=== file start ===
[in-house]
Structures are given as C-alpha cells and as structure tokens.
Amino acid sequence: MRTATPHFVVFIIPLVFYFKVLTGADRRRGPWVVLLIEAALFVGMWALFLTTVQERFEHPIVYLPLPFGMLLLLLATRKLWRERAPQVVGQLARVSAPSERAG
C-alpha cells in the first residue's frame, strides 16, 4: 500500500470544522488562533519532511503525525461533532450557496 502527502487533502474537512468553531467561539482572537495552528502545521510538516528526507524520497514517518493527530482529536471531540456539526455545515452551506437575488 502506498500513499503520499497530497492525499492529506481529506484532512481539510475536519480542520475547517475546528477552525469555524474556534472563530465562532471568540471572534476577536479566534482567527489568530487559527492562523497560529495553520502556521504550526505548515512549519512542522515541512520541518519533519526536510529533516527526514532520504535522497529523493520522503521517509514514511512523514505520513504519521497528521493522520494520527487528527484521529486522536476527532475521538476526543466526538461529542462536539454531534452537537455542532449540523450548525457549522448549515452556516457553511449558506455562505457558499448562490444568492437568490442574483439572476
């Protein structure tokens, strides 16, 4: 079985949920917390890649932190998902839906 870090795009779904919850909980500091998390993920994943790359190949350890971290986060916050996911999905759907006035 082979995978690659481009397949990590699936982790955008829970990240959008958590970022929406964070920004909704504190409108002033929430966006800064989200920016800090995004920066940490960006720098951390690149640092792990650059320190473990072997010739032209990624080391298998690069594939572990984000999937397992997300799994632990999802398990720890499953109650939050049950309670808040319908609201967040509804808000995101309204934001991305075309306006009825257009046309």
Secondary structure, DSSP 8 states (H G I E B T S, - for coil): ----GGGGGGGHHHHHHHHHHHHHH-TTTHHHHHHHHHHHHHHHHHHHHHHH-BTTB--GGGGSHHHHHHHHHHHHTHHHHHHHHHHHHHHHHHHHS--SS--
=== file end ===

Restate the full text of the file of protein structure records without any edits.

[in-house]
Structures are given as C-alpha cells and as structure tokens.
Amino acid sequence: MRTATPHFVVFIIPLVFYFKVLTGADRRRGPWVVLLIEAALFVGMWALFLTTVQERFEHPIVYLPLPFGMLLLLLATRKLWRERAPQVVGQLARVSAPSERAG
C-alpha cells in the first residue's frame, strides 16, 4: 500500500470544522488562533519532511503525525461533532450557496 502527502487533502474537512468553531467561539482572537495552528502545521510538516528526507524520497514517518493527530482529536471531540456539526455545515452551506437575488 502506498500513499503520499497530497492525499492529506481529506484532512481539510475536519480542520475547517475546528477552525469555524474556534472563530465562532471568540471572534476577536479566534482567527489568530487559527492562523497560529495553520502556521504550526505548515512549519512542522515541512520541518519533519526536510529533516527526514532520504535522497529523493520522503521517509514514511512523514505520513504519521497528521493522520494520527487528527484521529486522536476527532475521538476526543466526538461529542462536539454531534452537537455542532449540523450548525457549522448549515452556516457553511449558506455562505457558499448562490444568492437568490442574483439572476
């Protein structure tokens, strides 16, 4: 079985949920917390890649932190998902839906 870090795009779904919850909980500091998390993920994943790359190949350890971290986060916050996911999905759907006035 082979995978690659481009397949990590699936982790955008829970990240959008958590970022929406964070920004909704504190409108002033929430966006800064989200920016800090995004920066940490960006720098951390690149640092792990650059320190473990072997010739032209990624080391298998690069594939572990984000999937397992997300799994632990999802398990720890499953109650939050049950309670808040319908609201967040509804808000995101309204934001991305075309306006009825257009046309």
Secondary structure, DSSP 8 states (H G I E B T S, - for coil): ----GGGGGGGHHHHHHHHHHHHHH-TTTHHHHHHHHHHHHHHHHHHHHHHH-BTTB--GGGGSHHHHHHHHHHHHTHHHHHHHHHHHHHHHHHHHS--SS--